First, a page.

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Accounts payable

Just like I said in our blog on "accounts receivable" that sometimes, it’s necessary to make a purchase on credit. However, it's not always your customers who do so. Even your business may purchase goods or services on credit. In that scenario, you’ll see an accounting entry called “accounts payable” on your balance sheet.

To help you gain meaningful insight into this terminology, I've brought this definitive guide to take you through the following.

What is accounts payable?

Also referred to as AP, the accounts payable is the money your business owes to its third parties, such as vendors or suppliers. Generally, AP is an entire department in big companies against being handled by a single member of the accounting staff in smaller firms.

However, the accounts payable is a critical part of your accounting function as it covers almost every payment your company makes outside of payroll.

Why is accounts payable important?

Just like managing your accounts receivable is of utmost importance for your business's cash inflow, the same goes with AP which could let your business experience several negative ramifications if not managed efficiently.

For instance, you can't understand your business's financial health if you lack a clear picture of how much money you owe to the third parties associated with you, such as vendors & suppliers.

Furthermore, you can't make accurate financial projections, which in turn, can make gaining investments or bank loans more of a challenge going forward. In the worst of cases, sloppy accounts payable practices can let your business rapport down.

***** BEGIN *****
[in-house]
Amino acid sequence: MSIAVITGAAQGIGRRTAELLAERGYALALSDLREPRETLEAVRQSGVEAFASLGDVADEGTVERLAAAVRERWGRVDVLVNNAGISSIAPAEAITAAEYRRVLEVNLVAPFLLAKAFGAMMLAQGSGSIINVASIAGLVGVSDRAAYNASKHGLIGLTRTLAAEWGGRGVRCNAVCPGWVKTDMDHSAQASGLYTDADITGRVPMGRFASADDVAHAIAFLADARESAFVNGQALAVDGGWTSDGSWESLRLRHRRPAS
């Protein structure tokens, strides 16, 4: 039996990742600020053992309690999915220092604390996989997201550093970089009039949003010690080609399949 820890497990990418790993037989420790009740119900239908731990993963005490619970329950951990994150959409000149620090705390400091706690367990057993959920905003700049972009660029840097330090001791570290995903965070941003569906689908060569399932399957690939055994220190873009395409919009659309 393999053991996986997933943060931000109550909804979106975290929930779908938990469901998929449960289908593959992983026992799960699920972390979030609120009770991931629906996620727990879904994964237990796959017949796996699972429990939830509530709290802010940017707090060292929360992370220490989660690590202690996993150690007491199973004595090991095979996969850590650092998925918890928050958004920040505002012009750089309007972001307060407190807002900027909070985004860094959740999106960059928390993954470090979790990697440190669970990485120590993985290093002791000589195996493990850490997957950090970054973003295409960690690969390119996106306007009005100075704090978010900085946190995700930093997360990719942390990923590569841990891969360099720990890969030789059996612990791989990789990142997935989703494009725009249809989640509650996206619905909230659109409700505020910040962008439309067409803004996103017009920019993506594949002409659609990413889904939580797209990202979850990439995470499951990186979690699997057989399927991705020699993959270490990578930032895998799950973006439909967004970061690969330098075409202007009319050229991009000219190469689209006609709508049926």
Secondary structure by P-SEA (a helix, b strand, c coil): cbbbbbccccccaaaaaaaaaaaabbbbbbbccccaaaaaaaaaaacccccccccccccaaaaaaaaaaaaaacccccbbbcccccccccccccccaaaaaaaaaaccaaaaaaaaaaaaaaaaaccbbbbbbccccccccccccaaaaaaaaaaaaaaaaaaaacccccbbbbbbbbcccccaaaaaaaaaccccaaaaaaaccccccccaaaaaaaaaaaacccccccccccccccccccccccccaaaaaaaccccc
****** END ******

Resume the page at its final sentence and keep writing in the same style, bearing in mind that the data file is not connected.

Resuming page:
Besides, there are several other drawbacks of not managing your accounts payable as they should be!

How does the accounts payable process work?

Unlike the process to manage your accounts receivable, the same for accounts payable is relatively simple as discussed below.

  • You'll receive the invoice(s) from your vendors or suppliers
  • You need to record them on your account’s payable ledger
  • When the payment is due, you must make the payment without delay
  • Upon successful transaction, the accounts payable journal entry will get removed from the account

Pro tip: The aim here is not to clear payments as soon as the invoice is raised as it can affect your business's cash flow. Your aim should be to send payment at a time that’s optimal for your business and the third parties involved.

Accounts payable - an asset or a liability?

As accounts payable represents a debt that your business owes to the third parties rather than an amount that is owed to your business by them, accounts payable is classed as a liability to your business. This further necessitates timely management of AP.

How to manage accounts payable without disturbing your cash flow & upsetting your suppliers?

As I said earlier, you should be careful while clearing invoices raised by your vendors or suppliers. To help you with this, below are the steps you can take to stem the outward flow of cash without troubling your third parties.

Mediate longer credit terms

If your suppliers give you a week to clear the payment, for example, see if they can be flexible i.e., ask for longer credit terms. By getting more time to make payments, you can see a big difference in your cash flow.

Check if there is an option to delay the payment

Look whether there is an option of delaying payment for at least 30 days even if you would normally pay within 14.

Build up goodwill with your suppliers

Building goodwill with your suppliers can be useful especially if the business hits a rough patch. For this, you must hold regular meetings with your suppliers, discussing how they can do more for you and vice-versa.

Don't sink into too many supplier debts

Never sink into too many supplier debts. You can't predict when your supplier may ask you to clear the debts at once. If such a situation arises, would you be able to do so? To avoid such a situation, make it a habit of clearing invoices at regular periods instead of stacking them for later.

These steps will surely help you manage accounts payable without disturbing your cash flow & upsetting your suppliers.

Conclusion

Just like accounts receivable, your accounts payable also holds the key to the financial wellbeing of your business. Hence, you must regulate and manage your AR to avoid the various drawbacks associated with them.

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